Energy dynamics represent an important interface between an organism and its environment. A variety of factors, including body mass, locomotor strategy, and foraging behavior, determine an animal's energy demands. Body mass is the most important determinant in predicting metabolic costs both for resting metabolic rate (RMR; the amount of energy used by an inactive animal under thermoneutral conditions) (Kleiber, 1961) and total daily energy costs (TEE or FMR) (Nagy, 1987; Nagy et al., 1999). The Kleiber (1961) scaling relationship correlates RMR with adult body mass and demonstrates that RMR scales to the three-quarters power of body mass in mammals, from the very small (e.g., mice) to the very large (e.g., elephants). While most mammals have RMRs predicted by body size, certain groups (e.g., marsupials, edentates) deviate significantly from this relationship.

Primates as a group do not significantly differ from the mammalian scaling relationship, though there exists a great deal of variation within the order. For example, strepsirrhines differ from other primates in having depressed RMRs from those predicted for their size based on the Kleiber

J. Josh Snodgrass, • Department of Anthropology, University of Oregon, Eugene, OR 97403. William R. Leonard and Marcia L. Robertson • Department of Anthropology, North Western University, Evanston, IL 60208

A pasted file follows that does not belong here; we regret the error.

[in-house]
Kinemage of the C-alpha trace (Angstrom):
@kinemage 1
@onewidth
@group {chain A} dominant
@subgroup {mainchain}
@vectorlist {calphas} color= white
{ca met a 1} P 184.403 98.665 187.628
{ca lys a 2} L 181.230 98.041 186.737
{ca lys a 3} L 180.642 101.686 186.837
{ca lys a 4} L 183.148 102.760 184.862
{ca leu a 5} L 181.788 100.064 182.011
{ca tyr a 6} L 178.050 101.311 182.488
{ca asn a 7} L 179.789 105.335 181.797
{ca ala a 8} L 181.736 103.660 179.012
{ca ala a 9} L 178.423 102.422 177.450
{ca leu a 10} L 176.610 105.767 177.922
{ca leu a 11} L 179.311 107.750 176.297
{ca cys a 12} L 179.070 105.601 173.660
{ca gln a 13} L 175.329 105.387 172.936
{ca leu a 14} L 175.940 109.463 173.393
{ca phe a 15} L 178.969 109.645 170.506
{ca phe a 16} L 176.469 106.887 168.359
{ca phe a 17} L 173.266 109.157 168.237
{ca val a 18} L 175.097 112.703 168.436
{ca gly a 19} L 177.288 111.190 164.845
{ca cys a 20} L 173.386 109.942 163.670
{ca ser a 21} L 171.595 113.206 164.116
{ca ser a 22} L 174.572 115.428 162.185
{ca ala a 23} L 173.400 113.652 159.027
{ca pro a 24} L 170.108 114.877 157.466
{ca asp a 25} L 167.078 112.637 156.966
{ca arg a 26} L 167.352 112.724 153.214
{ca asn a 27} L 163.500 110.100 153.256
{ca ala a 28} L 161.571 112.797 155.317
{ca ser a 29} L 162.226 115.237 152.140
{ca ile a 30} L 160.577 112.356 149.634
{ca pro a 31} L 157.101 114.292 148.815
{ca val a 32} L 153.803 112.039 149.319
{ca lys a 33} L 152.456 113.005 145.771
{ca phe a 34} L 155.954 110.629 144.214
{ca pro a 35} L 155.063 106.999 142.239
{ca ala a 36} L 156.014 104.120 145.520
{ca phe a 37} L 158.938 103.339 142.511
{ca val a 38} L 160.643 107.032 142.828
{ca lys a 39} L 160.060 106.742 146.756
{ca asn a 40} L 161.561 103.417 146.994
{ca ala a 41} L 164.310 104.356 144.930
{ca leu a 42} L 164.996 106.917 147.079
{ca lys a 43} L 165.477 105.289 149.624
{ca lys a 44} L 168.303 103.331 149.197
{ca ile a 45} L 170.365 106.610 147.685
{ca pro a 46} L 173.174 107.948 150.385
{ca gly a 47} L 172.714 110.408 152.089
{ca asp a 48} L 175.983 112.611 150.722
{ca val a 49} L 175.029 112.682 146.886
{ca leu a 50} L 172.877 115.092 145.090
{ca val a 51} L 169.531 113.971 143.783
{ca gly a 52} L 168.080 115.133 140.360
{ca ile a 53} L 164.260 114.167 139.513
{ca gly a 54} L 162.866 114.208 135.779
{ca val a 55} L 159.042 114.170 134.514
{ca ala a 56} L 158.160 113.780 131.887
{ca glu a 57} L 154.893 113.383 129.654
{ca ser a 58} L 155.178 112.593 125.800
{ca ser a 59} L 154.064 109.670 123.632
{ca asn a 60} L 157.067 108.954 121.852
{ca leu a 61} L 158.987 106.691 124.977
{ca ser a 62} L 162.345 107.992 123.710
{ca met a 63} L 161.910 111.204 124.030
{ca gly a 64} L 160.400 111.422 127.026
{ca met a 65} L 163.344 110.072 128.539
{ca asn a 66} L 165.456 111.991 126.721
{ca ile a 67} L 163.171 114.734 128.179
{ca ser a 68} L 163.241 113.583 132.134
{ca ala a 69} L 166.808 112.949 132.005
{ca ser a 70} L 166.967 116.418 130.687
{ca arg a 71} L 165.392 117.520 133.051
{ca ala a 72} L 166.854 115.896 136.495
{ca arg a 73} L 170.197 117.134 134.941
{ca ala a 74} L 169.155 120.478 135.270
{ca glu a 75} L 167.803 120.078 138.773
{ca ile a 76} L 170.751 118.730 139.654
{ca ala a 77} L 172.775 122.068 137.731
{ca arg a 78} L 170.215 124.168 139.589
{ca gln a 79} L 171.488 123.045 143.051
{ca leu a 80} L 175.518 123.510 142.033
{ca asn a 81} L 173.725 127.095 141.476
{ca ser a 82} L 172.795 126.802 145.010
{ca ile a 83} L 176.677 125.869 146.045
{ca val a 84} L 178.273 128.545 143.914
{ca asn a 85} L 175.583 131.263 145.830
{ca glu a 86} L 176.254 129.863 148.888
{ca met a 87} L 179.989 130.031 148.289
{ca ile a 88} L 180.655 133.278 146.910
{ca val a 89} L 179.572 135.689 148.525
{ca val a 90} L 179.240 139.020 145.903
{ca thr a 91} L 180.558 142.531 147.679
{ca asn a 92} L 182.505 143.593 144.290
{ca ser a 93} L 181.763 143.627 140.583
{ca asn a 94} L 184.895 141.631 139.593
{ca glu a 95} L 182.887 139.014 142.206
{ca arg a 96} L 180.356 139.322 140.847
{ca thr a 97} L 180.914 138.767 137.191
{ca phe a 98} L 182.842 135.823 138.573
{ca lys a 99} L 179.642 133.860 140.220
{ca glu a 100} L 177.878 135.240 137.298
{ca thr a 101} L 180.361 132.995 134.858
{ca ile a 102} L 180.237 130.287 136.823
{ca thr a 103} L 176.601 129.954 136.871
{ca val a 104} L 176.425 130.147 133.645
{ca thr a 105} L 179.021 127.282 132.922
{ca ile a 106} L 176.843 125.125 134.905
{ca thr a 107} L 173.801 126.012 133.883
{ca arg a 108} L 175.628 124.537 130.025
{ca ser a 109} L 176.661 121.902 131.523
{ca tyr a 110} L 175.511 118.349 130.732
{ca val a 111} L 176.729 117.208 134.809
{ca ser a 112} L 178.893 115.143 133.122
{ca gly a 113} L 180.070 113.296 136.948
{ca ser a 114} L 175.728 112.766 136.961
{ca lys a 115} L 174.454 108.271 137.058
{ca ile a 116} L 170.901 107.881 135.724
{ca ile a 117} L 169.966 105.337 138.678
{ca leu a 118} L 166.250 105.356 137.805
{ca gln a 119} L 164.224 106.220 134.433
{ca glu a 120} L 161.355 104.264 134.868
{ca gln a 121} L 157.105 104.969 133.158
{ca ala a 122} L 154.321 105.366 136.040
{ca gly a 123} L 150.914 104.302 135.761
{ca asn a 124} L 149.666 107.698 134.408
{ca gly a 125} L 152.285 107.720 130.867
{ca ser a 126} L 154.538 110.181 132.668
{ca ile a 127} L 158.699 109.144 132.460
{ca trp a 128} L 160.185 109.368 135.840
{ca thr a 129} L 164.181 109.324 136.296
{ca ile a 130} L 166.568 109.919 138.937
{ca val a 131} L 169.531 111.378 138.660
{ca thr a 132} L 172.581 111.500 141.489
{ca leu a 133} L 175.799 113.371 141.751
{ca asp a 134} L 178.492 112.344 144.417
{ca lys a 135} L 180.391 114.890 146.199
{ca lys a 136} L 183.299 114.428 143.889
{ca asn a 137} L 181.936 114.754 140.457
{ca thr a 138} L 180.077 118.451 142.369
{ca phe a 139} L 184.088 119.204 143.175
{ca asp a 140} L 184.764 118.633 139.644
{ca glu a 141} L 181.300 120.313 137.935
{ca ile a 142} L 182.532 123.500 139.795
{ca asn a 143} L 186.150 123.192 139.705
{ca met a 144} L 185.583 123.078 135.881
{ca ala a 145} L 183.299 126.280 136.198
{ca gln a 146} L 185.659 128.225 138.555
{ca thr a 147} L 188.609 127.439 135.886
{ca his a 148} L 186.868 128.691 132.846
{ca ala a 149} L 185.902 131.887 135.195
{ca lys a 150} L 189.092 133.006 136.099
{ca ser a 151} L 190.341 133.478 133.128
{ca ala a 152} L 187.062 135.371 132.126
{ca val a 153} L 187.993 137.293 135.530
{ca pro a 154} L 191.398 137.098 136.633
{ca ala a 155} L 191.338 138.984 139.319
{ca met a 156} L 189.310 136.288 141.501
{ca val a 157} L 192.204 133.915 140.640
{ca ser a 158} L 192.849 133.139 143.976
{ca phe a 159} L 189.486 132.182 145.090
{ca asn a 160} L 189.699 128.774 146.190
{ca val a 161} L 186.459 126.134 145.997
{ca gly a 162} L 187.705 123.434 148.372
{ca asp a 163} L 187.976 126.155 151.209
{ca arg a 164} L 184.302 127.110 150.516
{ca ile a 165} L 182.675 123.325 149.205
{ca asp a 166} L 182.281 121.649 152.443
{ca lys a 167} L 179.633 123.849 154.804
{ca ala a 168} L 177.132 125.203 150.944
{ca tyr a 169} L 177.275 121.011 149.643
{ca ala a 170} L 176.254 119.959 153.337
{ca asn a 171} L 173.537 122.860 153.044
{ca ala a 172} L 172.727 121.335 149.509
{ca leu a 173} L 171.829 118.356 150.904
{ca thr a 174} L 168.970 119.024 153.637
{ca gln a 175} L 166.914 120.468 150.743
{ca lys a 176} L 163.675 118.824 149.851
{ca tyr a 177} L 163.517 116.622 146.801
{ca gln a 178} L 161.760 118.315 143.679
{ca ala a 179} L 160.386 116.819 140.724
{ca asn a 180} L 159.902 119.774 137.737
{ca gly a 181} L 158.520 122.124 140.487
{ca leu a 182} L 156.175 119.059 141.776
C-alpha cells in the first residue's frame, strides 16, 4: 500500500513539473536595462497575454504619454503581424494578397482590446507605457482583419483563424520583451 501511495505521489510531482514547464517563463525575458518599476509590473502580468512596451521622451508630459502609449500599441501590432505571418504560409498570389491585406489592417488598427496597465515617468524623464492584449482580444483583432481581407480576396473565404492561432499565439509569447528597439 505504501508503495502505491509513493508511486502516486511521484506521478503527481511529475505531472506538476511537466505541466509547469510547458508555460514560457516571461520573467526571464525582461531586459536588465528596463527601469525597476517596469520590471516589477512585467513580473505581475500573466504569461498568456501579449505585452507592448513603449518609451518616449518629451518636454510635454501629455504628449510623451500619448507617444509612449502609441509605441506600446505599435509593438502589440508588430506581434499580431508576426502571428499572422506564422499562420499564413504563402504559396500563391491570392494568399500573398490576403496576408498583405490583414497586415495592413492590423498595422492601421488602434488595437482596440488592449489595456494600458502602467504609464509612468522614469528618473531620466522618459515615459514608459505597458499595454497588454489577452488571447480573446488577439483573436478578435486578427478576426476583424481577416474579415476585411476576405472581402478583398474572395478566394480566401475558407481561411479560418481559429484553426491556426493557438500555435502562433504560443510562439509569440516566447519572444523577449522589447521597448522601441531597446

scaling relationship. Although a number of explanations have been offered to explain hypometabolism1 in strepsirrhines, the phenomenon remains enigmatic. At least four hypotheses for strepsirrhine hypometabolism have been proposed: (1) adaptation to arboreal folivory, (2) adaptation to a diet deviant for body size, (3) a thermoregulatory adaptation, and (4) phylogenetic inertia (i.e., hypometabolism is a primitive mammalian trait) (Kurland and Pearson, 1986; Ross, 1992). Since Kurland and Pearson's (1986) review of strepsirrhine2 hypometabolism, RMR has been measured on numerous additional primate species, doubling the available data for strepsirrhines. Additional data are available on diet and ecology in primate species.

In this chapter, we examine data on resting metabolic rates from a large sample of primate species to investigate variation in RMRs within the primate order. First, we explore the nature of metabolic variation in strepsirrhines and hap-lorhines, specifically focusing on strepsirrhine hypometabolism. We then consider whether specific ecological factors, such as folivory, arboreality, or activity cycle (i.e., diurnal or nocturnal), can explain strepsirrhine hypometabolism. After evaluating these proximate explanations, we then examine whether strepsirrhine hypometabolism may be a primitive characteristic shared with other closely related mammalian species. Finally, the implications of primate metabolic variation and strepsirrhine hypometabolism for early primate evolution are addressed.

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